• Renate Ruby

Are you charging for the wrong thing?

Updated: Dec 14, 2019

Do you do design by the hour? I don't think you should, well, not really.


I see designers doing things I think are....hate to say it.... but wrong.


.......They charge for their time.

.......They write invoices like a shopping list.

.......They don't recognize or charge for the value they add to items.

.......They use terms like "designer discount" or "markup" with their clients.

.......They allow their clients to have the last word on every...single...item.


I'll go over these one by one, and each one will have it's own post.



Here is what I think you SHOULD be charging for.



1 The IDEAS - the design - the inspiration, whatever phrase works for you. This value created for the client is independent of how much time it takes to develop or how much it costs to implement. This is for the intellectual property development only. This is the creative imagining that only a designer can do and that concept has value. This is our superpower. We are not drafters, we are not shoppers we are DESIGNERS and the idea itself has value.


2 The generation of communication tools to represent the IDEA to anyone who needs to understand it in order to make the idea real. This could include the client, the contractor, the architect, the building department or the furniture maker. These tools could be a drawing, a 3D model, a schedule, a mood board - anything that communicates that idea in your head. These are tasks that could be done by the person who generated the idea, or another person guided by the idea creator.


3 Converting IDEA to a real life environment. In order to make an idea real, you need things, like rugs and sofas and lighting and art. These things should be sold as a package with ONE price attached. Without these things, the idea cannot be expressed in the physical world. If the client has paid for an idea, for a design, the only way to actually give the client the full value of the design is to provide all elements needed to express that idea. Those items have value and the designer should be paid for these things as well.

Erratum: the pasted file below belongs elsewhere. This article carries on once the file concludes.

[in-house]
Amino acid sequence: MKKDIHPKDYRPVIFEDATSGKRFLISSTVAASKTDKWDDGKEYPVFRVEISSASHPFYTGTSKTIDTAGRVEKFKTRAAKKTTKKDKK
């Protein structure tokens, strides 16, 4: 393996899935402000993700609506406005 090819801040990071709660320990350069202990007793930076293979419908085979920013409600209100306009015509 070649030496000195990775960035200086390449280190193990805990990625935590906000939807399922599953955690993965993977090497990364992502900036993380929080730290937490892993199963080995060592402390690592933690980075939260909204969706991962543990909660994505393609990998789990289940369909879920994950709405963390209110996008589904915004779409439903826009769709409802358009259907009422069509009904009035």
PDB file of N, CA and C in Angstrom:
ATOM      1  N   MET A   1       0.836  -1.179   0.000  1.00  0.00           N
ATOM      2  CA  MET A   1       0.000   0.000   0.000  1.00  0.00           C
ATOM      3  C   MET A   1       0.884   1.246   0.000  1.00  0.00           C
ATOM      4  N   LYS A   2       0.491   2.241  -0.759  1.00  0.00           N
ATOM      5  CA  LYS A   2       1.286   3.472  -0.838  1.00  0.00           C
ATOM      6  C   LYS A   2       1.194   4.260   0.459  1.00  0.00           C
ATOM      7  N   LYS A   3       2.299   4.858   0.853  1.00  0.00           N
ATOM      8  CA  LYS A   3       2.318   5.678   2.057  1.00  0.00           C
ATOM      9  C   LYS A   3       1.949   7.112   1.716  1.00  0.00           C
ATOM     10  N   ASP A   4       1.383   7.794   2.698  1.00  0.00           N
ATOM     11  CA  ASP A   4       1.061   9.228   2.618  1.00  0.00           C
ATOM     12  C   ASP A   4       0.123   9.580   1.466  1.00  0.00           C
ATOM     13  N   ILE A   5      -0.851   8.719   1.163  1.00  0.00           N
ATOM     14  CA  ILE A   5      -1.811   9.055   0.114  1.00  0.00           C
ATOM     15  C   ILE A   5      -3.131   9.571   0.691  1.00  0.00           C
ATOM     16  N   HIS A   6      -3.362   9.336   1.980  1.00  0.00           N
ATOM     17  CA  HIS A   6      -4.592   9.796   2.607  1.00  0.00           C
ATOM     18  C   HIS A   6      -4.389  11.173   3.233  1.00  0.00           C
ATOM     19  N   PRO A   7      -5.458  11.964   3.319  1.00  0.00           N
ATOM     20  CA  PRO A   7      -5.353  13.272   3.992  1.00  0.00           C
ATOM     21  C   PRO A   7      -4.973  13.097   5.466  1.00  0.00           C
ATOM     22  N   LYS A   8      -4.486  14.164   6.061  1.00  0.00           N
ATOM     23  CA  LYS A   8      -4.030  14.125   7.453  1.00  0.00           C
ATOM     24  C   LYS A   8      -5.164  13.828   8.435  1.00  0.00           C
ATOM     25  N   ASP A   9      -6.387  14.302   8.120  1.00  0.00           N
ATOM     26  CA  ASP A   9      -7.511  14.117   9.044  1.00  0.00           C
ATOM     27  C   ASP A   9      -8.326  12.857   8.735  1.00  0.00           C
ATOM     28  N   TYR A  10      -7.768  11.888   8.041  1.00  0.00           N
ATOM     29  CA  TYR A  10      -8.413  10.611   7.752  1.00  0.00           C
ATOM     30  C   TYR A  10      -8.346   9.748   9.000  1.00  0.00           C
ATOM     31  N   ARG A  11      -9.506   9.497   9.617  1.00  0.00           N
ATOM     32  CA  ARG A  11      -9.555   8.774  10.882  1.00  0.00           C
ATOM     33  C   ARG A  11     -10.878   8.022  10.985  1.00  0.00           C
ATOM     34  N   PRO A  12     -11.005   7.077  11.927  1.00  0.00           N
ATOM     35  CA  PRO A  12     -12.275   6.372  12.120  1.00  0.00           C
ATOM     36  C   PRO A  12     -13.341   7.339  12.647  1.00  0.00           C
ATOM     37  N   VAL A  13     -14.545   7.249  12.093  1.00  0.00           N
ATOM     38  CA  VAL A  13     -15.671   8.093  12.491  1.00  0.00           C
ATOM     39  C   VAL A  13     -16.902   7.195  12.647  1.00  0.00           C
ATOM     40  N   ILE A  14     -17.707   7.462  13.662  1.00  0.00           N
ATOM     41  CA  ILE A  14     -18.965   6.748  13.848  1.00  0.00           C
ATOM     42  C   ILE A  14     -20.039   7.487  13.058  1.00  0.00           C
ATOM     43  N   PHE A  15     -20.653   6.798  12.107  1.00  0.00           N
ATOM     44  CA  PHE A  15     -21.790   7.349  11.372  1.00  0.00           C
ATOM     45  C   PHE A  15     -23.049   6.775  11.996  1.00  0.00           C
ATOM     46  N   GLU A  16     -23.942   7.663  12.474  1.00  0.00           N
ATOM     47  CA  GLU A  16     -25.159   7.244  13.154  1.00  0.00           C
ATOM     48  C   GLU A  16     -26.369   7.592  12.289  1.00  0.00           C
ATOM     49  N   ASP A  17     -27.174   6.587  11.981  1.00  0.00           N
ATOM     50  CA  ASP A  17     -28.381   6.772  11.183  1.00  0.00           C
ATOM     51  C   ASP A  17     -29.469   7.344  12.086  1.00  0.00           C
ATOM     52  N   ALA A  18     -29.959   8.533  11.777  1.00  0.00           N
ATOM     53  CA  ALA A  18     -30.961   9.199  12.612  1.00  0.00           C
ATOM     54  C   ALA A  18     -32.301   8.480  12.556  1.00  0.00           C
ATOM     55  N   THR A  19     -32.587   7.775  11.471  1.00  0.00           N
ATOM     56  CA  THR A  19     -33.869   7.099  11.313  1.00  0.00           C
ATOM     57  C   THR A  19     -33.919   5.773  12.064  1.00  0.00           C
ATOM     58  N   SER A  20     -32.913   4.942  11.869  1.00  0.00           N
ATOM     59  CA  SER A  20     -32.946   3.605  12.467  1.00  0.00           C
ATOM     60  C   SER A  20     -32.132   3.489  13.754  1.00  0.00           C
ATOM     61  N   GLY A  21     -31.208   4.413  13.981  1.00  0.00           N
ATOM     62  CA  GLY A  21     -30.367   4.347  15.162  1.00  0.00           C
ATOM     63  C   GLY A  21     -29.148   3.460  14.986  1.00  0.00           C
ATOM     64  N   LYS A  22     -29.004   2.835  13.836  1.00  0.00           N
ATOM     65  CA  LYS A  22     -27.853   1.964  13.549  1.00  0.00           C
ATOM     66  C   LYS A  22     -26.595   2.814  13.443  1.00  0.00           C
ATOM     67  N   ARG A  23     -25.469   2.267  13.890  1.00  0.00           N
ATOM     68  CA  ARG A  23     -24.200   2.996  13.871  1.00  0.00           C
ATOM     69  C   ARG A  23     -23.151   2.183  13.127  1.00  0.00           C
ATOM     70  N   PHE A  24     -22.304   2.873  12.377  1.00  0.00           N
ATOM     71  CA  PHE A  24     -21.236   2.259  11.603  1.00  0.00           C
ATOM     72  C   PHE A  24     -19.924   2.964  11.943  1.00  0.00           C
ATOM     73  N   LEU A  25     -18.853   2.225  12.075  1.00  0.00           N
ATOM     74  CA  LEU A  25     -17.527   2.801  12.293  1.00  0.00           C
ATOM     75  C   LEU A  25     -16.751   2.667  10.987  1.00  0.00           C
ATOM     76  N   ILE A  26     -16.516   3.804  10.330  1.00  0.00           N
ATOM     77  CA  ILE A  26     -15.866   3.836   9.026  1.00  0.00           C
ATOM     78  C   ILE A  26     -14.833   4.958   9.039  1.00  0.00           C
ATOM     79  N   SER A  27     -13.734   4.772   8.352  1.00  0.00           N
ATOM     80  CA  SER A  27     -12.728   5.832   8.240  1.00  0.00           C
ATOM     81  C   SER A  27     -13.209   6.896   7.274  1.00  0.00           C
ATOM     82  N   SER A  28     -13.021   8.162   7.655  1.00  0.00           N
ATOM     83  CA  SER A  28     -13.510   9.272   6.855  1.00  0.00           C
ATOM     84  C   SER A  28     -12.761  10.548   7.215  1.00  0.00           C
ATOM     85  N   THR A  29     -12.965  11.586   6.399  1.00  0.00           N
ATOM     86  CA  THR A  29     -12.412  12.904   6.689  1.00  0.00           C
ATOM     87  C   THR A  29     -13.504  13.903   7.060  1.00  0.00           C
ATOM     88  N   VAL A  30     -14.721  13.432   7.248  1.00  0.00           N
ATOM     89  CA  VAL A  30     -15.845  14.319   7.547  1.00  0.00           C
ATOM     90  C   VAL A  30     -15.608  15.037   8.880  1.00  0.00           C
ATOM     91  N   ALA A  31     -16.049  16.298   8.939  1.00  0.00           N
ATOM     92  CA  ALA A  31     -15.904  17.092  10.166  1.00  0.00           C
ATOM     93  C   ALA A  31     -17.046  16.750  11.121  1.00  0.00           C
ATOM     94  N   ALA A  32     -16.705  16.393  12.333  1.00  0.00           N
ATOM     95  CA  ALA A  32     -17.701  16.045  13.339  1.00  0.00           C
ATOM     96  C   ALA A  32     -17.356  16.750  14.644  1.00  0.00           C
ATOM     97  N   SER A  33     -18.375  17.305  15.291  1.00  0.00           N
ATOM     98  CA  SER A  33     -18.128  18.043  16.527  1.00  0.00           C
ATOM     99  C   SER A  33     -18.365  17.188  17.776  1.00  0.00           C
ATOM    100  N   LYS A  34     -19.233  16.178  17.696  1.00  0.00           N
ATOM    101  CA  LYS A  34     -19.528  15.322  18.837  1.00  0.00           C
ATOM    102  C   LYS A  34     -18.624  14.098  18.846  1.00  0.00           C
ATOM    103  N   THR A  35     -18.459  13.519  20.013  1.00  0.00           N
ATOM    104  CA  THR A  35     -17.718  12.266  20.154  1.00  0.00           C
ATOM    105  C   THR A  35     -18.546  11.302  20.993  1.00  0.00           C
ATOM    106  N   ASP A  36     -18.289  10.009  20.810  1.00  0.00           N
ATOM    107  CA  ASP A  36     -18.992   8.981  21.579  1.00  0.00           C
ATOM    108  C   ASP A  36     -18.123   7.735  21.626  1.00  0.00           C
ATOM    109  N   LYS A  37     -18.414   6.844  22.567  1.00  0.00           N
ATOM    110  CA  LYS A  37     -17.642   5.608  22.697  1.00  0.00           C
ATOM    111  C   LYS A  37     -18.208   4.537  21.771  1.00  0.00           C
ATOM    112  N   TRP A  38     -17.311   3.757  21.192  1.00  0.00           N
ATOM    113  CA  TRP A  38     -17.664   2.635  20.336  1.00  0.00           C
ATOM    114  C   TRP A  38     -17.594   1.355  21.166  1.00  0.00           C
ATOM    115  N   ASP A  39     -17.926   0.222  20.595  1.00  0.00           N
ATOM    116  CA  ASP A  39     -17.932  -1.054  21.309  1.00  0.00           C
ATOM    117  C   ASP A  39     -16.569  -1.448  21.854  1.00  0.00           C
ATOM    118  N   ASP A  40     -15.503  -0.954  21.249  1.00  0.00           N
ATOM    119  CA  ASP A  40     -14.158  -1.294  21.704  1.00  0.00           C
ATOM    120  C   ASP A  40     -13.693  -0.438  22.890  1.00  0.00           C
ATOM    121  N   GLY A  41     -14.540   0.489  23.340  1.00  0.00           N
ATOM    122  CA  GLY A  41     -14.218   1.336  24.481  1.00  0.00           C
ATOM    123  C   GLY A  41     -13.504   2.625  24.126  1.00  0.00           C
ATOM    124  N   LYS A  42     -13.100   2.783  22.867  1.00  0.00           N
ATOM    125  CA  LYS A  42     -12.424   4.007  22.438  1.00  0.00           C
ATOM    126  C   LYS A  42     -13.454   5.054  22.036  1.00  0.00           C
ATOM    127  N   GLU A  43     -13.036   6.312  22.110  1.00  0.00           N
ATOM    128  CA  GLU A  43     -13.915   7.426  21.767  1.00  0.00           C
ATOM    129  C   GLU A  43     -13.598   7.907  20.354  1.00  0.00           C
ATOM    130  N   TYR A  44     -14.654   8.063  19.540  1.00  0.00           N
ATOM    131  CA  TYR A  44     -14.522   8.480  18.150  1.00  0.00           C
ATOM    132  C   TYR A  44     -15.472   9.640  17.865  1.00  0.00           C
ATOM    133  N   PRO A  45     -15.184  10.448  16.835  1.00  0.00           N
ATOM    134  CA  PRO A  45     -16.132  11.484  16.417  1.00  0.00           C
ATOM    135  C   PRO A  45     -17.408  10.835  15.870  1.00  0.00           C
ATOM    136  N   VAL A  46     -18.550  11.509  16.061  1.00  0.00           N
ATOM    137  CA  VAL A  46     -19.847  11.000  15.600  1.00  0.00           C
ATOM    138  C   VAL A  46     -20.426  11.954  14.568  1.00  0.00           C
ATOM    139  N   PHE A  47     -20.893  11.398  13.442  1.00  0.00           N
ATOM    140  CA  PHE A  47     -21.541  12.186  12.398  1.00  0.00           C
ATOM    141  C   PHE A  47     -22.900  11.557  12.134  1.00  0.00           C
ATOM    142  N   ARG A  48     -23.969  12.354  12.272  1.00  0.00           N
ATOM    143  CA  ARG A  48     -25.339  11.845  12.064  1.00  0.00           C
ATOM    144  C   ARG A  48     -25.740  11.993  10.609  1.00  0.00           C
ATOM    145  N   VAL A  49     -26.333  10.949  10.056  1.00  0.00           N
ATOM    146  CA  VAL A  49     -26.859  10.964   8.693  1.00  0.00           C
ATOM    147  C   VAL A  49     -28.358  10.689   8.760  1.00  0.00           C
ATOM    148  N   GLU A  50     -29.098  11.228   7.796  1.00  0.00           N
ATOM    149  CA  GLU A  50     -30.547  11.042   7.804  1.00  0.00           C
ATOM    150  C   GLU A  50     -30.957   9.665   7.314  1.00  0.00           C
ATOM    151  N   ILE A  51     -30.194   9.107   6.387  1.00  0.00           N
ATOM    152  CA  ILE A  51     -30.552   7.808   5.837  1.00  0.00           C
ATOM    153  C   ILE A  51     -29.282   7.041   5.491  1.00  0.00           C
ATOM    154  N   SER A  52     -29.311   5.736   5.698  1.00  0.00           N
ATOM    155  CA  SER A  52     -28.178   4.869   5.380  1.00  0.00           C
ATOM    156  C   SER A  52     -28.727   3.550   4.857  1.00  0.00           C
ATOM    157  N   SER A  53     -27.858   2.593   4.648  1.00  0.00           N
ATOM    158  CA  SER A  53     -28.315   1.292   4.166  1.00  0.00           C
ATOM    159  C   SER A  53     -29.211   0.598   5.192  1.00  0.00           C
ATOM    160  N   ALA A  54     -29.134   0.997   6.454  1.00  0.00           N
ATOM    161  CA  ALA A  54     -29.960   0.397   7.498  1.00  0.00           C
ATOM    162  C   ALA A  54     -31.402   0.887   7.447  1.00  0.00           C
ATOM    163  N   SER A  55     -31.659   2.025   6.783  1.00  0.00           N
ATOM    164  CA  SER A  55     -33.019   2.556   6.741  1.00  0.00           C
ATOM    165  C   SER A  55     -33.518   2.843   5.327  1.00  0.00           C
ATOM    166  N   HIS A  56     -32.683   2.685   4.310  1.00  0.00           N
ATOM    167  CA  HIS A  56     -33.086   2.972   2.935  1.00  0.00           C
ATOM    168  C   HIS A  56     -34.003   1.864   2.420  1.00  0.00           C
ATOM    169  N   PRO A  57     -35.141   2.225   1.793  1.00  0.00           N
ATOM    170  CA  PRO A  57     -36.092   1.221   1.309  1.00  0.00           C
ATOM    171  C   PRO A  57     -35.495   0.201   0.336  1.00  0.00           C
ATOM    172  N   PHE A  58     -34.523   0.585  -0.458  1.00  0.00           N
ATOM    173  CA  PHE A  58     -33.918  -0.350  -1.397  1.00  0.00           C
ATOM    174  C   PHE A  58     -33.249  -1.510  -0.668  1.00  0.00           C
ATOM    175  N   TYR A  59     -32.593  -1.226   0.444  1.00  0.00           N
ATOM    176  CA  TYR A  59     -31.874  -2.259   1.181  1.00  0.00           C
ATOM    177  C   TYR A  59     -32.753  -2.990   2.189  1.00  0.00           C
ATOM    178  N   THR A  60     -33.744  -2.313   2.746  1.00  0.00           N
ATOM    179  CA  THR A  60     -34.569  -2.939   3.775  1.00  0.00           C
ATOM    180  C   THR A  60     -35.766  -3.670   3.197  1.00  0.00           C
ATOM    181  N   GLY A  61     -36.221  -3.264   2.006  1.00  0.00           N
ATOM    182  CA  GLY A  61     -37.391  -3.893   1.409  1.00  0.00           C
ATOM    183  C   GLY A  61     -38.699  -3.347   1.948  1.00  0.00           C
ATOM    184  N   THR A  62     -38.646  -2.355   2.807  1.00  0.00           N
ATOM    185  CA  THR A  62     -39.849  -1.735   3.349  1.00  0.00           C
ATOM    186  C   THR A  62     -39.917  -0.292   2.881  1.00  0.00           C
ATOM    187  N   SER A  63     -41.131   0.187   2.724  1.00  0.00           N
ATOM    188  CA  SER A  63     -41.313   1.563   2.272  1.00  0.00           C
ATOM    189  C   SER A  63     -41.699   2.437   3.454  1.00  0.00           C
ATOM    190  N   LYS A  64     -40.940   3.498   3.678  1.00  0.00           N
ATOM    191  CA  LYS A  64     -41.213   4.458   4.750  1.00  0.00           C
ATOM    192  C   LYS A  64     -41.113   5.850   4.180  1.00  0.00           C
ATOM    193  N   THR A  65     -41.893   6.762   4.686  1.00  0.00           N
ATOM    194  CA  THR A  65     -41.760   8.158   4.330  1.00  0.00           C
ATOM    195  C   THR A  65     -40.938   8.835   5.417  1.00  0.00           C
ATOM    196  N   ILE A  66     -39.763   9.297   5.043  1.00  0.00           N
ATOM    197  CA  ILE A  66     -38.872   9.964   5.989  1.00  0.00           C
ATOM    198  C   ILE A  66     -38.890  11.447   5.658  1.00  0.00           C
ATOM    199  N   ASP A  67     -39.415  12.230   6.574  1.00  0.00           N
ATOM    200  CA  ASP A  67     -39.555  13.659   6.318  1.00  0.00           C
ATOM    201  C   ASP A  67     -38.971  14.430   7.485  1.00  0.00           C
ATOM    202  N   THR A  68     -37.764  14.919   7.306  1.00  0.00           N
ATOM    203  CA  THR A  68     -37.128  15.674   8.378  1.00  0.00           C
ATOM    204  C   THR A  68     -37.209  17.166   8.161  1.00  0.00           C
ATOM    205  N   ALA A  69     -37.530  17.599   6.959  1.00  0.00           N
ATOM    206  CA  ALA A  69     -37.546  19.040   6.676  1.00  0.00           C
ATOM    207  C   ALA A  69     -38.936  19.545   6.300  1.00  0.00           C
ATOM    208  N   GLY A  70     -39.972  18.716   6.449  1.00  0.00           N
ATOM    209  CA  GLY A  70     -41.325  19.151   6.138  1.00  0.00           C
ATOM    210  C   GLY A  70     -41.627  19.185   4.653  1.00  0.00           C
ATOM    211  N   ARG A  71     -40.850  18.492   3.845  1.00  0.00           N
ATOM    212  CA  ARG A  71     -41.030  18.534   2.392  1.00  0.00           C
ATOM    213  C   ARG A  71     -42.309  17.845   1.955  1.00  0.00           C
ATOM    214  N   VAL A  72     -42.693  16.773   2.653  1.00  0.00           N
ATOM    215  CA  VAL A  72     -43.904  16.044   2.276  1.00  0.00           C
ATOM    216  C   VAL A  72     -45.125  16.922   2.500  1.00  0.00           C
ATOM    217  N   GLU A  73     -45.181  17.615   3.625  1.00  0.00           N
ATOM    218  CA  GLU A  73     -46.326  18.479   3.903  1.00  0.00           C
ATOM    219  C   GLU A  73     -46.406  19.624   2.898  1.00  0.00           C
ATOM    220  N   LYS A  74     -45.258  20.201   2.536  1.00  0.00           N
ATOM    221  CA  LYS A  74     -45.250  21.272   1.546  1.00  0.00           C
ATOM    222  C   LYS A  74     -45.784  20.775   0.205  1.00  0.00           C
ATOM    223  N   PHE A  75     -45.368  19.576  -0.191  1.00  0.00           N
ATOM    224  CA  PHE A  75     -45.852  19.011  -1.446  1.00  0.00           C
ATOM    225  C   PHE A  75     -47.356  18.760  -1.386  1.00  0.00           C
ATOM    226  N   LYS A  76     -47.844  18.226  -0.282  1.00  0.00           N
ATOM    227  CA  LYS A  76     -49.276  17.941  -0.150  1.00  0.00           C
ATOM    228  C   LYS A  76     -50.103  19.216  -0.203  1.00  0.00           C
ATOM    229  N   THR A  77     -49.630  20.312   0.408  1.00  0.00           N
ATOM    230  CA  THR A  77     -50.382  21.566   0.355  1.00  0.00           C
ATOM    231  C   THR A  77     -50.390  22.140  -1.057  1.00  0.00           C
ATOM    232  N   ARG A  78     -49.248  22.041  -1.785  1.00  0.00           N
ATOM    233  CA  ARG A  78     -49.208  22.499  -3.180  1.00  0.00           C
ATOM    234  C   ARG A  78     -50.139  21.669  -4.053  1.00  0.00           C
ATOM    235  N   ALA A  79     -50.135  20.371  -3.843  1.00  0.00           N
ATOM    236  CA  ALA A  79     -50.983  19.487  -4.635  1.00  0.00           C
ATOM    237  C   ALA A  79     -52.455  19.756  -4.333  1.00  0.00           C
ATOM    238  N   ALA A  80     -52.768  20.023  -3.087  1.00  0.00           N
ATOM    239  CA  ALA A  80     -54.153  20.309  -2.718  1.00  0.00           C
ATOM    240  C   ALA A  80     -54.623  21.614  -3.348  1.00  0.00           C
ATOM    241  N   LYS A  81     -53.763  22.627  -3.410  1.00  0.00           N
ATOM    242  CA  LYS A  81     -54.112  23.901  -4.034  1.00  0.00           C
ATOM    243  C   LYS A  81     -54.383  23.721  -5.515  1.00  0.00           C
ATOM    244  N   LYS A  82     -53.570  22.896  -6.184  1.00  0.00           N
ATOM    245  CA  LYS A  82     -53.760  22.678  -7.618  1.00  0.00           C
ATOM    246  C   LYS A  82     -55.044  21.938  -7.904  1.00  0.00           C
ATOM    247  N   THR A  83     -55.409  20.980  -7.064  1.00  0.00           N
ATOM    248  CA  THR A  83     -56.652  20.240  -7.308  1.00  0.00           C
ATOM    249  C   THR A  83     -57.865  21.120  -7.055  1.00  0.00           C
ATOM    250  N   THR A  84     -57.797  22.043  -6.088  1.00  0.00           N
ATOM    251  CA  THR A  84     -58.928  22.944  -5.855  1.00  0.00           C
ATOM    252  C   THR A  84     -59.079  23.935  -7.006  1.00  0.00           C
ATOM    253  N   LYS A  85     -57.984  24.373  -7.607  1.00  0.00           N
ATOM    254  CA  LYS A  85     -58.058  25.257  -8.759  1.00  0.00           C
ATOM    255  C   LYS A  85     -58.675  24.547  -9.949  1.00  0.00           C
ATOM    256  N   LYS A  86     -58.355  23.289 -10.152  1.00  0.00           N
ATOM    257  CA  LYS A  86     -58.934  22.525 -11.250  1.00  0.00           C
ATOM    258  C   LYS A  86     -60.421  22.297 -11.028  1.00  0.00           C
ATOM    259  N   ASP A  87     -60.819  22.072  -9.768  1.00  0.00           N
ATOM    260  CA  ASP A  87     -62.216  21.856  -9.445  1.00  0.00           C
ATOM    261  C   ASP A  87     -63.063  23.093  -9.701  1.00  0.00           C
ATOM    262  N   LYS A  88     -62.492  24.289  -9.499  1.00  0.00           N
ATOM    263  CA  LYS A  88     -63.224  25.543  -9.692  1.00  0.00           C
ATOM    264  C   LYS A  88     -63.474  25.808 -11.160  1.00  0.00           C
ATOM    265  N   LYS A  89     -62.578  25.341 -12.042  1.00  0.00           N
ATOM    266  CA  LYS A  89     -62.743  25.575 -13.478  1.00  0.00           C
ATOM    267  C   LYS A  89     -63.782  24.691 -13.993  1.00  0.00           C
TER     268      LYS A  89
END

4. This last item is one generally overlooked. Designers deserve to be paid for the value they add to elements of the design. More about this in other posts.



When I say we have a superpower, I mean it. Most people don't think like we do, and we have spent most of our lives developing our skill and our taste. Taste is not something that is subjective. Your taste is better than most people's - and it most certainly is better than your client's. This isn't just a boast, it's truth, and this is why.


According to Paul Graham in his paper entitled "Taste for Makers" (which I recommend as required reading for any person working in a creative field) whatever job you do you naturally want to get better at it. If taste is just personal preference, then there is no way to get better at it. I know my taste is better now than it was 20 years ago, so that must mean that 20 years ago my taste was not just different, but worse than it is now.


It will save arguments if we all pretend that all taste is equal, but it's just not true. We designers devote our lives to studying what makes some design better than others and we do actually know more about design than our clients.


Read the article. Feel good about what you do, and then come back for more.....




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